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Friday, 27 February 2015

An interview with Kim Murphy, author of Whispers from the Grave

Greetings Humans,

Today I am a little nervous. Normally I'm happy to stay out of sight, living in your dreams and legends. But Colin made an odd request a few weeks ago which has been playing on my mind.

You see, he suggested that people might be interested in chatting with me on a one to one basis. 

So this is how this has come about. I had to pick a book which I liked the look of and contact the author. This was incredibly difficult. You humans write a lot of books, some of which were even worse than Colin's.

In the end I went for a book about one of my favourite times in your short history, the American Civil War. I've recently read another book set in this period. I find your outlook on what happened quite amusing; I mean, you completely overlooked the shortage of mint sauce which was caused throughout the world, when every ship flocked to supply your military with that silly gunpowder stuff...Ha!

The Author's name is Kim Murphy, and her book is called Whispers from the Grave
Whispers from the Grave




Claude
Well, Kim, do you like dragons? And if so what is your favourite colour?


Kim
Of course, I love dragons. How could anyone in their right mind, not love them? As for color, my favorite color depends on my mood, and right now, with the snow on the ground, green sounds rather attractive.


Claude
Hmm, I find that for a human, you seem to have rather good taste. I think we might enjoy each other's company. But, I digress. Please, tell me about the book you've written. I believe it's about a ghost. I'm not a great fan of ghosts to be honest, but this one might be a friend of mine. Apparently they haunt the mid 1800's. I was there you know. Lots of humans dodging large round balls. I found them quite tasty myself (the cannon balls, not the humans. They give me indigestion). But please, tell me about your book.


Kim
I can definitely understand why you're not a fan of ghosts, and I doubt the one in my book Whispers from the Grave is a friend of yours. He's not very nice. My story begins in the modern era on a secluded Virginia plantation by the name of Poplar Ridge. Christine Olson visits her friend Judith Cameron. Before long, she dreams of a Confederate soldier, who happens to look a lot like Judith's brother, Geoff. Chris continues to have visions, which include a terrifying one-eyed Union scout. She discovers she's seeing the past through the eyes of woman by the name of Margaret. Little by little, she uncovers Margaret's dark secret that took place during the American Civil War, and Geoff's connection to the woman from the past.


Claude
Hmm, an intriguing plot, Kim. I will clear a space on my shelf for it. I find I'm drawn to this one eyed scout, however. Is he the ghost, or might this question cause too much to be given away? Snort, I know what you writers are like with your plots and plans.


Kim
Yes, he's a ghost. He's the one that I warned about not being very nice.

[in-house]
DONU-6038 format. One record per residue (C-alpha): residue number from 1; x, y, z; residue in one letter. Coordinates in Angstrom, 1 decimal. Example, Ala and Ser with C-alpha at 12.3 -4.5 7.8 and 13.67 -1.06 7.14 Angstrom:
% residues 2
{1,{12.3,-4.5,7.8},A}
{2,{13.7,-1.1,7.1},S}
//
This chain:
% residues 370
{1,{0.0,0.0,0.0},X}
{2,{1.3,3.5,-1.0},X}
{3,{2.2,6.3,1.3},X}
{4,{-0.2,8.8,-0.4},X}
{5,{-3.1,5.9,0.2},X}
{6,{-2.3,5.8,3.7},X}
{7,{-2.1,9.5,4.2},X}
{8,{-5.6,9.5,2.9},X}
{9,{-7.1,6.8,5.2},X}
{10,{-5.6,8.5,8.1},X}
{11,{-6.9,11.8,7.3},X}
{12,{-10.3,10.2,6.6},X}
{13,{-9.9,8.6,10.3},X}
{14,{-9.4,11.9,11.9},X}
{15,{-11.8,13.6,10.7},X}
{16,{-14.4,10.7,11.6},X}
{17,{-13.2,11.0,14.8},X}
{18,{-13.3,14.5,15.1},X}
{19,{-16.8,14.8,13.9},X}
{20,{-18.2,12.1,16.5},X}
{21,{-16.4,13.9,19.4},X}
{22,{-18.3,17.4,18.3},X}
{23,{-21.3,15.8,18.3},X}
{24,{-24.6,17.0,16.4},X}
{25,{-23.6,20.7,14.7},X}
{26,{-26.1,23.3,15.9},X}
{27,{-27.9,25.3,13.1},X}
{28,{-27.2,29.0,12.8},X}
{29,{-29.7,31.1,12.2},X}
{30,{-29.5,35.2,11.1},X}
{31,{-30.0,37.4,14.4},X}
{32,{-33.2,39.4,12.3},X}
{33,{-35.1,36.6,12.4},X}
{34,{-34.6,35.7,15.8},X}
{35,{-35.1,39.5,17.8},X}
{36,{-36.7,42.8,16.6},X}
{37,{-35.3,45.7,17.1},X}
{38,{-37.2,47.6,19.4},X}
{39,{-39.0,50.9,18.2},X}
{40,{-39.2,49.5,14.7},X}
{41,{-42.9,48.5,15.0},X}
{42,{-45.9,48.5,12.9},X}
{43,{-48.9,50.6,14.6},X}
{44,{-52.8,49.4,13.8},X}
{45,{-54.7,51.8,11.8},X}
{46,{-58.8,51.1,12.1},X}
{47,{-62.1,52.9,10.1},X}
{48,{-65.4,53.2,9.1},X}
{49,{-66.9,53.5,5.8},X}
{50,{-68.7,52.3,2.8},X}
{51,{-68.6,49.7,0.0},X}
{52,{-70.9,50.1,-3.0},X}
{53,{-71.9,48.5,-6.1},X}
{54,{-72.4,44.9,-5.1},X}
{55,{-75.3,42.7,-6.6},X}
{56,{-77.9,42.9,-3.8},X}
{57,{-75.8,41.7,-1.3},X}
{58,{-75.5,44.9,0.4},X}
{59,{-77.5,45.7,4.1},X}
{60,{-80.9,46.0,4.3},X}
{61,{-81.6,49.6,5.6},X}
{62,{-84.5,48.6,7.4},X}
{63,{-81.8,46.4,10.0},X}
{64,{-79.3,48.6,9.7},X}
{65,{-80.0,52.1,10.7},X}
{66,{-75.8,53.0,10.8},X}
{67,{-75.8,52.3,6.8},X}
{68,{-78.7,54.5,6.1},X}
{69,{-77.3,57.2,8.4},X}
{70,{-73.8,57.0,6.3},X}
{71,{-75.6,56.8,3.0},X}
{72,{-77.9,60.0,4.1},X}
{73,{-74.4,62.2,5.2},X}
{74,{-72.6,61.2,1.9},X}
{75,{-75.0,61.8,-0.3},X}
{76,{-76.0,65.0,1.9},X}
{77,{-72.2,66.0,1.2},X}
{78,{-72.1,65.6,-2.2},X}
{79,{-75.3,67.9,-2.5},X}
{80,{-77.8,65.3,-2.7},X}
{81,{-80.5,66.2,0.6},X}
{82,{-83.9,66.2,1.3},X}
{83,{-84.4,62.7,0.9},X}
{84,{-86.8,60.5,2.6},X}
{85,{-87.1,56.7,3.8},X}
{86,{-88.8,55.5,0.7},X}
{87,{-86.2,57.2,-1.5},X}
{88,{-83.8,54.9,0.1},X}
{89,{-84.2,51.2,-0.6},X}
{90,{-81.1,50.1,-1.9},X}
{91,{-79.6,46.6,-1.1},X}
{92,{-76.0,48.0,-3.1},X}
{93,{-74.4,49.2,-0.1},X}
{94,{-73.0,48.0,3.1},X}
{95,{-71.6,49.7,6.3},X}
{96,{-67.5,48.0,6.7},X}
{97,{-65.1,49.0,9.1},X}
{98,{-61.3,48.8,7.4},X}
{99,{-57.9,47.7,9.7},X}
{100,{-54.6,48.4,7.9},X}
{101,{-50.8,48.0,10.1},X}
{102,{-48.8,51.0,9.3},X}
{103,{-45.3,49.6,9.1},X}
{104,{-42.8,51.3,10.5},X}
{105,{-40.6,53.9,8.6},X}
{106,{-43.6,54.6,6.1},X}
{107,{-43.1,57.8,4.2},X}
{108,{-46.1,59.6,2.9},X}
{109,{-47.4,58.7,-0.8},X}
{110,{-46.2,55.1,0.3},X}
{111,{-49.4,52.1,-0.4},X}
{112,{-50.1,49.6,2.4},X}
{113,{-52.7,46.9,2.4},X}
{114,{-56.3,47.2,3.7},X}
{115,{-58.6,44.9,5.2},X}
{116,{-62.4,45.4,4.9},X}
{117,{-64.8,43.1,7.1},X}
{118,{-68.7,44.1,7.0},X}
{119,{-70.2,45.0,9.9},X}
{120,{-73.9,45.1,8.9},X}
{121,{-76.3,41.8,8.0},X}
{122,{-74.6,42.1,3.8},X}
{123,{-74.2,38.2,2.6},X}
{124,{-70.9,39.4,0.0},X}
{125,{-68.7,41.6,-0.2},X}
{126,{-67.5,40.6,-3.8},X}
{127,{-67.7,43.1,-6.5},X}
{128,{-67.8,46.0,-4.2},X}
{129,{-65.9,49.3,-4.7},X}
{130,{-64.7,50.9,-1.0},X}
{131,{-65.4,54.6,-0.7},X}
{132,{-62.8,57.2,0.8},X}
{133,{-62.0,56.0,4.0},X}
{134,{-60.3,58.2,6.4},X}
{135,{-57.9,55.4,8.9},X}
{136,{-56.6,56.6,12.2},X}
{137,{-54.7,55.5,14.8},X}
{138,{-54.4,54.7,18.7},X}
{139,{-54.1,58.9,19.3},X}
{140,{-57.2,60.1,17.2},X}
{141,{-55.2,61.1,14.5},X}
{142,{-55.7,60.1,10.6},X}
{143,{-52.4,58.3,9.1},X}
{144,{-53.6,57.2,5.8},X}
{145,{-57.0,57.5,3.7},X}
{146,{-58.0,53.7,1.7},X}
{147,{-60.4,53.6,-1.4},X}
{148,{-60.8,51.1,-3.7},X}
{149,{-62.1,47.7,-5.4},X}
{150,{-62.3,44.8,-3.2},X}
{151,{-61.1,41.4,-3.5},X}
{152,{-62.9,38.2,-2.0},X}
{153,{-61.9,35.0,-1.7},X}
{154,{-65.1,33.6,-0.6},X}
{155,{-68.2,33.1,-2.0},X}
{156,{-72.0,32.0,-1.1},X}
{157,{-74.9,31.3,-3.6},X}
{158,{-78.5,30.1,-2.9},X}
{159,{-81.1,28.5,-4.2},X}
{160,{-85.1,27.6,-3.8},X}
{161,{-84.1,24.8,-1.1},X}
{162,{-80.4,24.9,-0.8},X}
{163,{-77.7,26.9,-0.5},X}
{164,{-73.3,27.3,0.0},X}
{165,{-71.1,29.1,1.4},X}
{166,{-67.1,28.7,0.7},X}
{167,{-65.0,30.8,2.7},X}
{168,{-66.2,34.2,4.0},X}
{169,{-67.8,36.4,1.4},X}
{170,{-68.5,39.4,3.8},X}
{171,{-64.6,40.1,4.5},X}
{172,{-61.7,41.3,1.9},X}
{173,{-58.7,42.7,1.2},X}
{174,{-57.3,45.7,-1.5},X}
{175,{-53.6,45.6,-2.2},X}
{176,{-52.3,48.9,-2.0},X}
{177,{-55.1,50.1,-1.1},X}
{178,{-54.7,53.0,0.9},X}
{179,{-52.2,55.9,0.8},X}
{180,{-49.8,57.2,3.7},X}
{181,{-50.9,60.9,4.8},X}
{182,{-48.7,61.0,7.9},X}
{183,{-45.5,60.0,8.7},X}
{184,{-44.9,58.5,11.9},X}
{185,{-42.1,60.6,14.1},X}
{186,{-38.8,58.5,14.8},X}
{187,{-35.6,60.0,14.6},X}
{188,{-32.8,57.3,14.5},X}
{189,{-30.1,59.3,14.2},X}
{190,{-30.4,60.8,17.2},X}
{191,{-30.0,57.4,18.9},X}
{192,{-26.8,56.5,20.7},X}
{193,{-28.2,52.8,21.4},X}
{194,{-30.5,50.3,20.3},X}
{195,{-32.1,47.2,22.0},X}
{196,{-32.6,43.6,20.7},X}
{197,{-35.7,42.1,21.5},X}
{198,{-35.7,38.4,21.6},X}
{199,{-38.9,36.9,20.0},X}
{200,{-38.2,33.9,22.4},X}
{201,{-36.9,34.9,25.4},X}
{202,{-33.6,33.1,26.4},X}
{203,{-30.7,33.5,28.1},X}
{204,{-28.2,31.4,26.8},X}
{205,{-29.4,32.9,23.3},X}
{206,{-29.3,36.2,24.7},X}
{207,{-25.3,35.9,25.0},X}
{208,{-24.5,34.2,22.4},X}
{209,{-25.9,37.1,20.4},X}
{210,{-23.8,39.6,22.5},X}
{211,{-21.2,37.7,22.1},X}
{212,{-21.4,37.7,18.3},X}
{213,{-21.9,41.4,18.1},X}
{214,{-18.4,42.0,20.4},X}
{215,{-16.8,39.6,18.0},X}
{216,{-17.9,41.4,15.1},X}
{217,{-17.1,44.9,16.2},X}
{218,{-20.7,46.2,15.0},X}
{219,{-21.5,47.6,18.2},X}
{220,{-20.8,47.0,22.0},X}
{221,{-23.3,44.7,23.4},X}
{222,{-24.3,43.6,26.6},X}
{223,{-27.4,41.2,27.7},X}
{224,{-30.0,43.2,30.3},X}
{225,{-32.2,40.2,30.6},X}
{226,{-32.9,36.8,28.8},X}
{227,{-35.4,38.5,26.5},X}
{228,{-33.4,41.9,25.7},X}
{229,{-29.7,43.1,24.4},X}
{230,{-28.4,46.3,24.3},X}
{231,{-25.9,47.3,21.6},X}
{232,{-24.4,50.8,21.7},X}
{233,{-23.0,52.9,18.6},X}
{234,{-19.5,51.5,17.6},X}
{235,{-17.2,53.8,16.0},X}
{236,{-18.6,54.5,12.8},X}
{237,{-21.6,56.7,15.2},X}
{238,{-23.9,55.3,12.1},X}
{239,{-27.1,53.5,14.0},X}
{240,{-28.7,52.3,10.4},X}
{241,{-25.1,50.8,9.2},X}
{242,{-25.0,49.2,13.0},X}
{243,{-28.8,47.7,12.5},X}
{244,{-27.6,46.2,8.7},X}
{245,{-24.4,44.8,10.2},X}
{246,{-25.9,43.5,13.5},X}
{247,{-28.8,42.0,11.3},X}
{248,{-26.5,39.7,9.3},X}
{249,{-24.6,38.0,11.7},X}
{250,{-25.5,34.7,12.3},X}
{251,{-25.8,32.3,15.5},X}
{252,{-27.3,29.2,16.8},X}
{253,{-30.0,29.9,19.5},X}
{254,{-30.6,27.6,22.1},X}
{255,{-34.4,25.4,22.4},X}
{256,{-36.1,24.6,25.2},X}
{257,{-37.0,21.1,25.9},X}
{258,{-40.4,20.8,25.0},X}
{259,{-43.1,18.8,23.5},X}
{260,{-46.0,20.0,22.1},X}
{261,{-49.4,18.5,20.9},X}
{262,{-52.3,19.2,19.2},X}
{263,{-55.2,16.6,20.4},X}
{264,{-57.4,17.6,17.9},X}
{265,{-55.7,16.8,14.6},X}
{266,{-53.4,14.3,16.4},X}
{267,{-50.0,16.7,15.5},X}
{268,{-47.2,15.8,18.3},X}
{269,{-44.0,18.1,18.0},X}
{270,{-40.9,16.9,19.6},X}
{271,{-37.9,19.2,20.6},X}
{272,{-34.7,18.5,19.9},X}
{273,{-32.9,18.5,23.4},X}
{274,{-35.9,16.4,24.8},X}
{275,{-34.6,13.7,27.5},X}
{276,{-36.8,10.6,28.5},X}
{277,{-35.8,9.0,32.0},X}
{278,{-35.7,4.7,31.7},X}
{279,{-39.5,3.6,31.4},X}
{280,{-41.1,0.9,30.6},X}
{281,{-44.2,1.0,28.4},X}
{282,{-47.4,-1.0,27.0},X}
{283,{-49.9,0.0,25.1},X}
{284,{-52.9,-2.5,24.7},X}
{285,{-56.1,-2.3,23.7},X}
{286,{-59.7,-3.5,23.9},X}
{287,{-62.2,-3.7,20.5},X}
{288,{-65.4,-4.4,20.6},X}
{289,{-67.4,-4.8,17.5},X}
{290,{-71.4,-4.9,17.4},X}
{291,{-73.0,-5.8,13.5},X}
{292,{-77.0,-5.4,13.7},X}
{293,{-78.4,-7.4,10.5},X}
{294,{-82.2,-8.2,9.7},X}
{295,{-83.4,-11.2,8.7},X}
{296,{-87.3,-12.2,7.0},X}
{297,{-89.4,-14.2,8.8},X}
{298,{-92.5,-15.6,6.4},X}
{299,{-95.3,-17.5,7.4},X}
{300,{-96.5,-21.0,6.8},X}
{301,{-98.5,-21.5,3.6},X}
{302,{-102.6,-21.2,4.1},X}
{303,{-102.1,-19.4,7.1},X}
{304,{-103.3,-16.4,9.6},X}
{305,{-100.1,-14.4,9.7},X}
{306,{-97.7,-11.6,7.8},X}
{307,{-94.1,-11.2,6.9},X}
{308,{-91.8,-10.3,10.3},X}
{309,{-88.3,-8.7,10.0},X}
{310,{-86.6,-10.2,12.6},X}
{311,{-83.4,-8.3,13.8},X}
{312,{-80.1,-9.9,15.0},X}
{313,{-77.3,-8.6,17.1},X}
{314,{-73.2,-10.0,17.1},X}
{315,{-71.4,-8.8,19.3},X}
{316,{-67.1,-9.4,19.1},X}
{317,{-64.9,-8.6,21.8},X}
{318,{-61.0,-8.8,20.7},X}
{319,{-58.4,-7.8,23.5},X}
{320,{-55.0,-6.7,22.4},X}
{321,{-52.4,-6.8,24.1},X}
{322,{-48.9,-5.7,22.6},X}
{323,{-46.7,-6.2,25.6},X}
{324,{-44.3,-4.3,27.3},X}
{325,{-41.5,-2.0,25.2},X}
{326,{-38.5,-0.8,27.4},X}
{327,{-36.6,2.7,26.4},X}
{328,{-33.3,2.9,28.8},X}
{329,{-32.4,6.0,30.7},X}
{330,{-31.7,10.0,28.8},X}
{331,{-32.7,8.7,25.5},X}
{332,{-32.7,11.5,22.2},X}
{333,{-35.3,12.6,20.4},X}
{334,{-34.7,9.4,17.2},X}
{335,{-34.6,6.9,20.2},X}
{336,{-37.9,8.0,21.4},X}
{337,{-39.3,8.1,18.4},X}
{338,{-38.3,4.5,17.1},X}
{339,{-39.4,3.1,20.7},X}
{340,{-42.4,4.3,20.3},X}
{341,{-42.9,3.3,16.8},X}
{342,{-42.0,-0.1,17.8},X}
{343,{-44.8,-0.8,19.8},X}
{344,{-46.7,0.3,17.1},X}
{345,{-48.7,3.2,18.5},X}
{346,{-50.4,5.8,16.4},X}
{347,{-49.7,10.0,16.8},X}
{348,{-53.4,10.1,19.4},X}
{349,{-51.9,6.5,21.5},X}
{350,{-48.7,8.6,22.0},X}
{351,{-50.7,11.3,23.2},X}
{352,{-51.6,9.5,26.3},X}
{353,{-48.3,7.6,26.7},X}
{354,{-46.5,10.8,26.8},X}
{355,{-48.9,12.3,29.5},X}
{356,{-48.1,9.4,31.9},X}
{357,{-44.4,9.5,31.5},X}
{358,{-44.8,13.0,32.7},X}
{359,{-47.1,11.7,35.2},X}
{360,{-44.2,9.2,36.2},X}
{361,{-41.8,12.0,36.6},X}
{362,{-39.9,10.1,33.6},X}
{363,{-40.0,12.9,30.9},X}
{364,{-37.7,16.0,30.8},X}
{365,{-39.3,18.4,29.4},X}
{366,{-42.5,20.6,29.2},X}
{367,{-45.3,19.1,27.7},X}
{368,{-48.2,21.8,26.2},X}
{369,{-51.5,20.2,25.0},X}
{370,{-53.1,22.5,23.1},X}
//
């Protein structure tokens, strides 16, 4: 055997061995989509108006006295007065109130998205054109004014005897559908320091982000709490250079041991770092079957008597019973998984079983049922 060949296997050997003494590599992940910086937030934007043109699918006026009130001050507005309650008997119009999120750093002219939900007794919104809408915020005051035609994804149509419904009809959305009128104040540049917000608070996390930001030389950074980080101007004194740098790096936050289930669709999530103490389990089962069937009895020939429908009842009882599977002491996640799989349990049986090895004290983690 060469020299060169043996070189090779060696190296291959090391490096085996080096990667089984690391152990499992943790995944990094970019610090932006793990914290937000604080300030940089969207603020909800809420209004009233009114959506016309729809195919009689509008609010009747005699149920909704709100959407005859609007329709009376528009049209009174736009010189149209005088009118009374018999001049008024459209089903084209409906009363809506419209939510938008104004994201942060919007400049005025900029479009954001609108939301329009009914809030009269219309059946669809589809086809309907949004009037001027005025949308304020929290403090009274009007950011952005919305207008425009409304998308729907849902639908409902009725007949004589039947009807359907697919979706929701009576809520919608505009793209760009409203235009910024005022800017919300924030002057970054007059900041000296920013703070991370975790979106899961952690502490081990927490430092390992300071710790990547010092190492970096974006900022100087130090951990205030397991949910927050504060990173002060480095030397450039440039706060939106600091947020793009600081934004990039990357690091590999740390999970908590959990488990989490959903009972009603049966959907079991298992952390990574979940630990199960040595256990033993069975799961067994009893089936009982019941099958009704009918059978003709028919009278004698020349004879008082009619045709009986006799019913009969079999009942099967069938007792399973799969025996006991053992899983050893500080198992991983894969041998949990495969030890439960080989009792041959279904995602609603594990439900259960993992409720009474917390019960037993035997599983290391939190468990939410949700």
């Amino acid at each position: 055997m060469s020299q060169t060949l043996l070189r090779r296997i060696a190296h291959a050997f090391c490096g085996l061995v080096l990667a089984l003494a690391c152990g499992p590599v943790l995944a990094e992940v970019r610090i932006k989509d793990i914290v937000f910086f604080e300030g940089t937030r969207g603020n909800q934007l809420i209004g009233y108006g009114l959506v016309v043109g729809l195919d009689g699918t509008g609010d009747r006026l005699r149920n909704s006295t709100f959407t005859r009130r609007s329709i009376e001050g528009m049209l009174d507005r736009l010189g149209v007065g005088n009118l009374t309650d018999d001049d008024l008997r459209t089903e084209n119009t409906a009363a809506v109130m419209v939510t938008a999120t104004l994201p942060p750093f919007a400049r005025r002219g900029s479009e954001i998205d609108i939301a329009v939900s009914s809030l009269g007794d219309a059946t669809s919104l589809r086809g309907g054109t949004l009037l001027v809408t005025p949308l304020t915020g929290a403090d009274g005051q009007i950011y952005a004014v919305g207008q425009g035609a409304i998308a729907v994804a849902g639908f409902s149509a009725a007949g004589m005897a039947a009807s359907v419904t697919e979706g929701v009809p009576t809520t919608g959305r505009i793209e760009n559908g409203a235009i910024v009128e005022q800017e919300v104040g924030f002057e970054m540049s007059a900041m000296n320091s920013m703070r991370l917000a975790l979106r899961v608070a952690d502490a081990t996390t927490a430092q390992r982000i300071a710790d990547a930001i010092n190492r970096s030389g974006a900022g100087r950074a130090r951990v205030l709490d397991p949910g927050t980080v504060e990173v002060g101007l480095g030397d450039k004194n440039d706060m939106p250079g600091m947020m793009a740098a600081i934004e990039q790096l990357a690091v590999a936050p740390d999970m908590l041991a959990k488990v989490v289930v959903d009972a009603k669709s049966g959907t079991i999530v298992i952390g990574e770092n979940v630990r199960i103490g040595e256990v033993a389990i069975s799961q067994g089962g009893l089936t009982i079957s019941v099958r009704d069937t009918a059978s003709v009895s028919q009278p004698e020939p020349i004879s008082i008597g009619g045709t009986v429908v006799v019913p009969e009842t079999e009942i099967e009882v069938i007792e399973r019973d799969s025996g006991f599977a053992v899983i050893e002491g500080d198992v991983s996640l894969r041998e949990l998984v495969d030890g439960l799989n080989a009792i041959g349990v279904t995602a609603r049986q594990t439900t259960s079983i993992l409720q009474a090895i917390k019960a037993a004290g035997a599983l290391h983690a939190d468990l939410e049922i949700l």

Claude
Ooh...I see this book spans two time periods, one modern day, and the other back a few years ago when your countrymen had that little fight.. Oh it was bloody enough, but nothing compared to the dark ages. I still remember my old friends Merlin and Arty. He hated being called that, you know, but Merlin teased him endlessly. I must say, however, you have done your research for this book. I know, I was there. Do you feel it's important to get the details correct in historical fiction? After all, this is a novel, not a textbook.



Kim
I think it really depends on what type of historical fiction. For instance, I would expect fewer details in a genre historical romance, than straight historical fiction. There are a lot of very knowledgeable people when it comes to the American Civil War. Heck, many are still fighting it. Therefore, I aim to be correct as possible, and I put a note at the end so readers know where I've taken liberties. That certainly doesn't mean my way is the only way. I love the research because I enjoy bringing little known facts to the forefront. At the same time, I certainly believe a writer shouldn't bog the book down to the point where they've forgotten to tell a story. As you said, it's a novel, not a textbook.


Claude
Hmm, I totally agree. I have read quite a few books over the years. Colin used to get headaches after I moved into his head, because I bought them all with me. Something about my bookshelves giving him a migraine. I have unfortunately read some books that concentrate on the facts, to the detriment of the story. Yours strikes a lovely balance, if you don't mind me saying. I loved the inevitability of the actions in the past affecting the present. this was very well done.


Kim
Thank you for your kind words. Sometimes it can be tough to strike the balance, but I try my best.


Claude
It's obvious you've but a lot of work into this. Do you find that you miss your characters when you've finished?


Kim
Most definitely. It usually takes me a year or two to write a book, so when I write sequels, I've spent a lot of years with characters. Then I'll start something new and begin the process all over again. It's fun getting to know new characters and see where they'll take me.


Claude

Yes, well Colin feels the same. The idiot actually cried last week when on of his characters died. But anyway, Kim, thank you very much for agreeing to chat to me. As you can see I don't get many visitors. I personally like the aroma of roast lamb and mint, but it's not to everyone's taste. I wish you many sales and lots of luck.


Kim
Thank you. It's been fun!








So this has been my first interview thingy. I enjoyed it. Almost as I enjoyed my supper. But then you all know dragons love their food.